---Above algorithm ensures that all exams will be retained for a minimum of 8years. Robust processes MUST be in place to prevent accidental deletion before 8years.
--PACS MUST be able to incorporate & display the final date of culling for an exam (Date b.a.c) for ANY clinical user to see
--PACS MUST be able to cull date according final date from its PACS archive
--PACS must be able to inform other systems which also may store the same data (Backup Vendor Neutral DICOM archive, Hosted Datacentres etc)—using standard IOCM profile of IHE when data is culled.
---The onus is on the medicolegal departments, Research Trials departments, Oncolology, and other departments if they wish to extend the date of deletion beyond the minimum retention periods of 8years or 25years after birth. Trust local processes/policies need to be in place so that these departments/clinicians can make a request to the PACS Office/PACS Team to manually extend the date of deletion at patient level (Date a.a.c) or exam level (date b.a.b)"
 Link to this message Andrew Downie  posted on Sunday, November 20, 2011 - 12:37 pm Edit Post Delete Post Print Post
Neelam,
Personally I think this is a little over complex, or over specified. I find it difficult to follow the a.a.b./b.a.a. logic myself.
We would be better specifying sample rules we expect the supplier to implement, and ask them how they intend to do it, than specify the method ourselves, especially while no standard exists.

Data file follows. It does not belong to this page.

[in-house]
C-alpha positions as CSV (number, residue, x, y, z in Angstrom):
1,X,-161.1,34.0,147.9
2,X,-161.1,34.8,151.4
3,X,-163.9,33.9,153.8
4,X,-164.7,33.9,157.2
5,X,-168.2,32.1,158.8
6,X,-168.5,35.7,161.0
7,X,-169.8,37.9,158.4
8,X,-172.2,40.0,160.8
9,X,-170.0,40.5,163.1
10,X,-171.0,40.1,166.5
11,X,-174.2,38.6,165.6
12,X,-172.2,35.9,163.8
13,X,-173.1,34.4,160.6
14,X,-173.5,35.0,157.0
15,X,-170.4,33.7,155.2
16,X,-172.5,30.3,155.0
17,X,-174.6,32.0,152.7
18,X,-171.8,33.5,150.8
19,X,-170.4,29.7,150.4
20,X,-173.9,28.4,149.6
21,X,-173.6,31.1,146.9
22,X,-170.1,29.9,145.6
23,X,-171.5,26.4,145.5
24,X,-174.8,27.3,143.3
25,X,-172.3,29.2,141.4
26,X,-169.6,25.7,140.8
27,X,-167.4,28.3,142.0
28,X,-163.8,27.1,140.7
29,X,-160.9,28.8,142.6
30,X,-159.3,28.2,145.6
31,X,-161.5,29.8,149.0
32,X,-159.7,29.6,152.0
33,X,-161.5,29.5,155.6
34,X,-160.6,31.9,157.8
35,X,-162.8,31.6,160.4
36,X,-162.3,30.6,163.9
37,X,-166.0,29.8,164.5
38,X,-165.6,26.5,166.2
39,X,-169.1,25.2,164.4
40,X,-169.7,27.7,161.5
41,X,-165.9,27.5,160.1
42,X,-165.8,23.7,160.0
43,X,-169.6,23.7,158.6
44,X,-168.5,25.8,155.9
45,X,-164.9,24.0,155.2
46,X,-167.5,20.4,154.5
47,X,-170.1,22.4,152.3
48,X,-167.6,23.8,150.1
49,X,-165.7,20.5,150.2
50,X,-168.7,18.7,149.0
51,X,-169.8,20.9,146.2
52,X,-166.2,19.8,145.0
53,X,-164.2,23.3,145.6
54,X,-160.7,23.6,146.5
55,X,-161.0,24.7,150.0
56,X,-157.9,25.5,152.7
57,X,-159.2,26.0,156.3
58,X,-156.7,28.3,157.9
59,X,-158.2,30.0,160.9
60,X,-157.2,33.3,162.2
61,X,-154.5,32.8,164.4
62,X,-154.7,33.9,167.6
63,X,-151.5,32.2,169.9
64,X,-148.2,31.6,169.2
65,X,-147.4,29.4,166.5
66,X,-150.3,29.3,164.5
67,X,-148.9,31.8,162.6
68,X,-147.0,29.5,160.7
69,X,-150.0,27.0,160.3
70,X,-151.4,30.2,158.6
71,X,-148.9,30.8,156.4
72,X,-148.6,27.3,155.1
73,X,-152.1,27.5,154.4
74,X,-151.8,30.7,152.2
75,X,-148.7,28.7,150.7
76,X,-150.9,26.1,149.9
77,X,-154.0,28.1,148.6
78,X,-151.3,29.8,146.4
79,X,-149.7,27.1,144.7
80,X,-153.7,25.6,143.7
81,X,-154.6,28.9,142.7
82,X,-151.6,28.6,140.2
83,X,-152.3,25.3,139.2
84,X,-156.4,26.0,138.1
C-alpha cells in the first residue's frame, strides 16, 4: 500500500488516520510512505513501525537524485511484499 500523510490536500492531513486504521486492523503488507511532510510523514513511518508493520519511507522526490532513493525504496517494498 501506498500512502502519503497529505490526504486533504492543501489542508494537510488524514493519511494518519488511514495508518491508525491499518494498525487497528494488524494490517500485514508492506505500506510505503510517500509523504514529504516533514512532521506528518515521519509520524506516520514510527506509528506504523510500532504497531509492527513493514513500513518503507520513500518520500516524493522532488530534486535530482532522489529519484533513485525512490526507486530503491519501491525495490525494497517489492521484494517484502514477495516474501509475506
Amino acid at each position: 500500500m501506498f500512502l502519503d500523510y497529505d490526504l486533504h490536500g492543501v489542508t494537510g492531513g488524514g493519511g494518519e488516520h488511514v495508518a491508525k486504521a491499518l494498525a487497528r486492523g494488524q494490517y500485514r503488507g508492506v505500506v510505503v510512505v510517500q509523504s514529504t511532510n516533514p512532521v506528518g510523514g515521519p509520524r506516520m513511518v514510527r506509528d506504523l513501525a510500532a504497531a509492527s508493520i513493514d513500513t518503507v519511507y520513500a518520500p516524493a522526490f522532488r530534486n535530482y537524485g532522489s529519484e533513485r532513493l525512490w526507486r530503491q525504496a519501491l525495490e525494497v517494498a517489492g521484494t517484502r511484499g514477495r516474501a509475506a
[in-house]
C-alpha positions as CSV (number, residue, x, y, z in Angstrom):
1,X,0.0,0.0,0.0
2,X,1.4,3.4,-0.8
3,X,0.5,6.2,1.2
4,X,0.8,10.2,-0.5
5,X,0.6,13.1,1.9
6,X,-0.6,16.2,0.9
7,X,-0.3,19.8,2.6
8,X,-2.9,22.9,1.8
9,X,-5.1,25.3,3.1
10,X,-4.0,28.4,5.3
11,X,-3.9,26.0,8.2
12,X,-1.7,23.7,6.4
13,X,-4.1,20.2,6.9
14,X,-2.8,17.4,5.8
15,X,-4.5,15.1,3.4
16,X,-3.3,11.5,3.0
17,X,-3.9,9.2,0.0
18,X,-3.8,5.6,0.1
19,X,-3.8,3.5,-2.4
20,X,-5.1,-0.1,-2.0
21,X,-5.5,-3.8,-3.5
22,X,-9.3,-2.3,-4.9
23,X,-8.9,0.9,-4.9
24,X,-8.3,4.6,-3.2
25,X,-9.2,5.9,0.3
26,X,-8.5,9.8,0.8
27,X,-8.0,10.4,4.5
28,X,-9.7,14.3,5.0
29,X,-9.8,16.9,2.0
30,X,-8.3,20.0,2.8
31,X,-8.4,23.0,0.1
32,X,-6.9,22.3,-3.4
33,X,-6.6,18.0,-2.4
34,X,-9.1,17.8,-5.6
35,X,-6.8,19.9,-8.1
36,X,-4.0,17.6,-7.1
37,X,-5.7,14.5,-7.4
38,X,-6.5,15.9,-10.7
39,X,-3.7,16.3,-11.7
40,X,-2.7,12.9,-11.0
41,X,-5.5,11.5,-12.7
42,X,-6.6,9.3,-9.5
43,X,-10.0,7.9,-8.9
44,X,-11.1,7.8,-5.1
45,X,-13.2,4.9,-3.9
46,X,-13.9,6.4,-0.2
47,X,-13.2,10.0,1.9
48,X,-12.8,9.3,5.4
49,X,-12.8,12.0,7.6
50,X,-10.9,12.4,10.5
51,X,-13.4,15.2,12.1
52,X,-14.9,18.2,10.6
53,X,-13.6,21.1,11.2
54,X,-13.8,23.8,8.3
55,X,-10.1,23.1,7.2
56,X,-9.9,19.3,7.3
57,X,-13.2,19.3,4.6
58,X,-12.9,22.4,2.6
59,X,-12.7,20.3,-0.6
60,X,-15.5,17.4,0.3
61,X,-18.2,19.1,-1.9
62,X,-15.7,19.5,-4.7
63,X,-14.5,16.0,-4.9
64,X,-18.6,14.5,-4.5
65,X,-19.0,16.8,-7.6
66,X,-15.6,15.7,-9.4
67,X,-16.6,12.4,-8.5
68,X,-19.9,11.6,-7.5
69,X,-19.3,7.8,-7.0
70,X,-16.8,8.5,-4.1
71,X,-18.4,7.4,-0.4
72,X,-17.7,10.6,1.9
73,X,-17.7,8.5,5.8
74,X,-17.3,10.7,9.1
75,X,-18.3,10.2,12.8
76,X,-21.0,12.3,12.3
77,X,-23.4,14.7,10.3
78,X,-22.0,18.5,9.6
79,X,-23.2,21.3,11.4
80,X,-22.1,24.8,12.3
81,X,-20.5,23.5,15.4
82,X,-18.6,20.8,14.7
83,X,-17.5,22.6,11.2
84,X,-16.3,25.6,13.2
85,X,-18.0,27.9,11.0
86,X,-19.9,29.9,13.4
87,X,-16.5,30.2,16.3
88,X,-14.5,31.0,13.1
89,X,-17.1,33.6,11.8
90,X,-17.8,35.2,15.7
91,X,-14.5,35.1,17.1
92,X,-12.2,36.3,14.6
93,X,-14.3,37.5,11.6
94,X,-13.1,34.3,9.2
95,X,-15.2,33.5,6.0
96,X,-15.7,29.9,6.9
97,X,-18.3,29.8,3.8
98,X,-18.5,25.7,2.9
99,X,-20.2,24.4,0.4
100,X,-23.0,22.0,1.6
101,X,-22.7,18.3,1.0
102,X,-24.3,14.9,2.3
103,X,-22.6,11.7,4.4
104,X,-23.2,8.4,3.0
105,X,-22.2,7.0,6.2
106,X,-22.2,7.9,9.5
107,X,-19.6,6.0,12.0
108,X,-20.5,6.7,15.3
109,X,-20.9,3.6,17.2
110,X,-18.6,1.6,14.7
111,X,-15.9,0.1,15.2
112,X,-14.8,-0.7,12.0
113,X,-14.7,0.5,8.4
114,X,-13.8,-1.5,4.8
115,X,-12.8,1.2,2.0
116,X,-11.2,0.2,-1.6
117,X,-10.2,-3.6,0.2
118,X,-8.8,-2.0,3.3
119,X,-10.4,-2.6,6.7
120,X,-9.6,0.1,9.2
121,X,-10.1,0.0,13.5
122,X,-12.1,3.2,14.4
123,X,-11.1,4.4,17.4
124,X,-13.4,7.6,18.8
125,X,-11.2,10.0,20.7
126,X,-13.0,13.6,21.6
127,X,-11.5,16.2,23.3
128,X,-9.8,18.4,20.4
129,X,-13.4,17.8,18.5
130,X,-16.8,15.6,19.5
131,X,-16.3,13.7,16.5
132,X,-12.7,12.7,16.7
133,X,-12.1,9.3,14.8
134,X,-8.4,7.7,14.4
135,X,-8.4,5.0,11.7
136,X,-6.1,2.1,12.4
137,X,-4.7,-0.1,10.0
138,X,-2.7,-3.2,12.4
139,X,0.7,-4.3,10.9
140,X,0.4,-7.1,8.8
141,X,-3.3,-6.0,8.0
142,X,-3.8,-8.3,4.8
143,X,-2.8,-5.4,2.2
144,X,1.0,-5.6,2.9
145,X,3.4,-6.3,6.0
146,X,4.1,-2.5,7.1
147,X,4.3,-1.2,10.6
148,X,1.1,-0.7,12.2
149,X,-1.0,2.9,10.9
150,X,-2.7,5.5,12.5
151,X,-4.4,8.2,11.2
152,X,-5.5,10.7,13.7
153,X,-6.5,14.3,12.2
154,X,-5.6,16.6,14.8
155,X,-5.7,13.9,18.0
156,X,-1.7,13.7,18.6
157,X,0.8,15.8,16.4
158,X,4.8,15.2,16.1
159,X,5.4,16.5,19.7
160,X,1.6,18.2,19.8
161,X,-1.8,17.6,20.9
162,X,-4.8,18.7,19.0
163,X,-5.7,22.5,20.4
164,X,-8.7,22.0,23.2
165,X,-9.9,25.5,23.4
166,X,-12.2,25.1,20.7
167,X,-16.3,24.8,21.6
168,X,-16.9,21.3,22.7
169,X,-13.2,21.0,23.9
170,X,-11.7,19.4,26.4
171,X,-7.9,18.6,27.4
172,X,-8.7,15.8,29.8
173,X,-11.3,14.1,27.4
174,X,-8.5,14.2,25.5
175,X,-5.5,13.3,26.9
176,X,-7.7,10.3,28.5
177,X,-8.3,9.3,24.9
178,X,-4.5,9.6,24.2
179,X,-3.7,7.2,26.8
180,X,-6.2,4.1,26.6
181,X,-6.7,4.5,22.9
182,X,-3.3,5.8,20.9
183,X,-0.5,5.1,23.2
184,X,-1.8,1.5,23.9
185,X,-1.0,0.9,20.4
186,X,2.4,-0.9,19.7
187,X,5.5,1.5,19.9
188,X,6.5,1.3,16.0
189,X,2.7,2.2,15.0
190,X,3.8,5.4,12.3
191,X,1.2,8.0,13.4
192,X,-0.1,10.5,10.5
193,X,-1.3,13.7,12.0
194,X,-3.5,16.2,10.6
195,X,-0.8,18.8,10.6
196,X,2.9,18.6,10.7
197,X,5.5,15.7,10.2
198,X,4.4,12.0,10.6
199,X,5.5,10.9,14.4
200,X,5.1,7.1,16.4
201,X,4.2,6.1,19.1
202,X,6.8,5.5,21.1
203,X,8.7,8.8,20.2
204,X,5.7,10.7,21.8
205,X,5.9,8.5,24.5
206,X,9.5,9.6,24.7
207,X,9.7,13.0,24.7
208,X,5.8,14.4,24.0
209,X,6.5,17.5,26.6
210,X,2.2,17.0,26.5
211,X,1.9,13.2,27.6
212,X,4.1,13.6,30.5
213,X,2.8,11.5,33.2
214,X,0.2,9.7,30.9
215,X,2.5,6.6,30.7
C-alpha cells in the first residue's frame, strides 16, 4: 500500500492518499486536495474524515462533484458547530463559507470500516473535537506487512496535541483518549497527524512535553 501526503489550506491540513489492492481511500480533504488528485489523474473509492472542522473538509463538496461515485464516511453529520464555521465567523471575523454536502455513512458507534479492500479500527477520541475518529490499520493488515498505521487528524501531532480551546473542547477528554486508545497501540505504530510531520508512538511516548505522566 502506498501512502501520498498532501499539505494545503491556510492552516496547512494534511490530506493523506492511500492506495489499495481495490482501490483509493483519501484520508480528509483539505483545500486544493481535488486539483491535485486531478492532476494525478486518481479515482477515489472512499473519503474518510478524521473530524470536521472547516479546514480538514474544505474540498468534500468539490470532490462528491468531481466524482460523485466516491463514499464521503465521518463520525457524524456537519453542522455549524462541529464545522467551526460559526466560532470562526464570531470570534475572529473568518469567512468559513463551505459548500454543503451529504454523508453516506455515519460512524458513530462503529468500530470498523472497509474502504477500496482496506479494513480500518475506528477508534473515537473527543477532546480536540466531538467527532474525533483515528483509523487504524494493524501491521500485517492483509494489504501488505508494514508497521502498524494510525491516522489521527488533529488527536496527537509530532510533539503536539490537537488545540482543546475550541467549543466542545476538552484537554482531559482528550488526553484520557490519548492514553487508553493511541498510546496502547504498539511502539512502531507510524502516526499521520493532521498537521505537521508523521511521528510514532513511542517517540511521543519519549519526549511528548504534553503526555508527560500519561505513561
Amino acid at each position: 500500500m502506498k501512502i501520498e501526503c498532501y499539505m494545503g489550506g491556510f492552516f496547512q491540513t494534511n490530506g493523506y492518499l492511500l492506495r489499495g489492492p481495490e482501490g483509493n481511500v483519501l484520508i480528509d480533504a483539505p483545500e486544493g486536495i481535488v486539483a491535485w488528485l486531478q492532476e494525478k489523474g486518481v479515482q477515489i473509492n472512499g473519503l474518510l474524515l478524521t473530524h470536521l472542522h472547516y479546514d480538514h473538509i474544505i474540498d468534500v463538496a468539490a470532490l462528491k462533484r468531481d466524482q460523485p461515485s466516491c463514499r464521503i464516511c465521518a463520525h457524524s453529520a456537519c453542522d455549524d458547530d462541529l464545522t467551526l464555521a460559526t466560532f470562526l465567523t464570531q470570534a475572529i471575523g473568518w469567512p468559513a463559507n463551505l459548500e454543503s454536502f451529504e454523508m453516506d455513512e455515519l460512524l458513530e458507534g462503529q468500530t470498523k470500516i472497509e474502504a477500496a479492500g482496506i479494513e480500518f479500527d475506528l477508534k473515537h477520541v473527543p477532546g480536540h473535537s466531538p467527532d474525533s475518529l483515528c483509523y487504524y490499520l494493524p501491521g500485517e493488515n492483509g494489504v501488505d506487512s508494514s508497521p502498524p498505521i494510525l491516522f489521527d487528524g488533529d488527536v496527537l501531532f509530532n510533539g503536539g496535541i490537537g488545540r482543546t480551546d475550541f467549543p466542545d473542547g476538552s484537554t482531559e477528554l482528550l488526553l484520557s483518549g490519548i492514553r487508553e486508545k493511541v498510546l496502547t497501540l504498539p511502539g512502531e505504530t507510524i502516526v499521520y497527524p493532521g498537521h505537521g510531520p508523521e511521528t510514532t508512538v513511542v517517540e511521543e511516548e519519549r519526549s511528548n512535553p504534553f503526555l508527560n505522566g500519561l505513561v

The PACS will be able to cull data based on local policies relating to data retention periods. The deletion of culling of exams will be arrived at using an algorithm.
The PACS will be able to set/adjust a retention date based on a set time period after the date of acquisition
The PACS will be able to set/adjust a retention date based on date of birth
The PACS will be able to set/adjust a retention date based on manual date entry, or on receipt of a date, or revised date, from another IT system such as RIS.
Where two dates are provided (e.g. an existing date and a newly supplied or calculated date), the later date will usually take precedence (exceptions might include updating based on date of death).
Where a date is adjusted for one study, the PACS will be able to set/adjust the date for all other studies that have the same patient identifier.
The exact dates and rules will be adjustable, as required by the customer, but the default retention date for studies, applied at acquisition, would typically be 8 years.
The PACS will be able to delete studies based on these rules, ensuring all studies are retained for at least the minimum retention period (typically 8 years).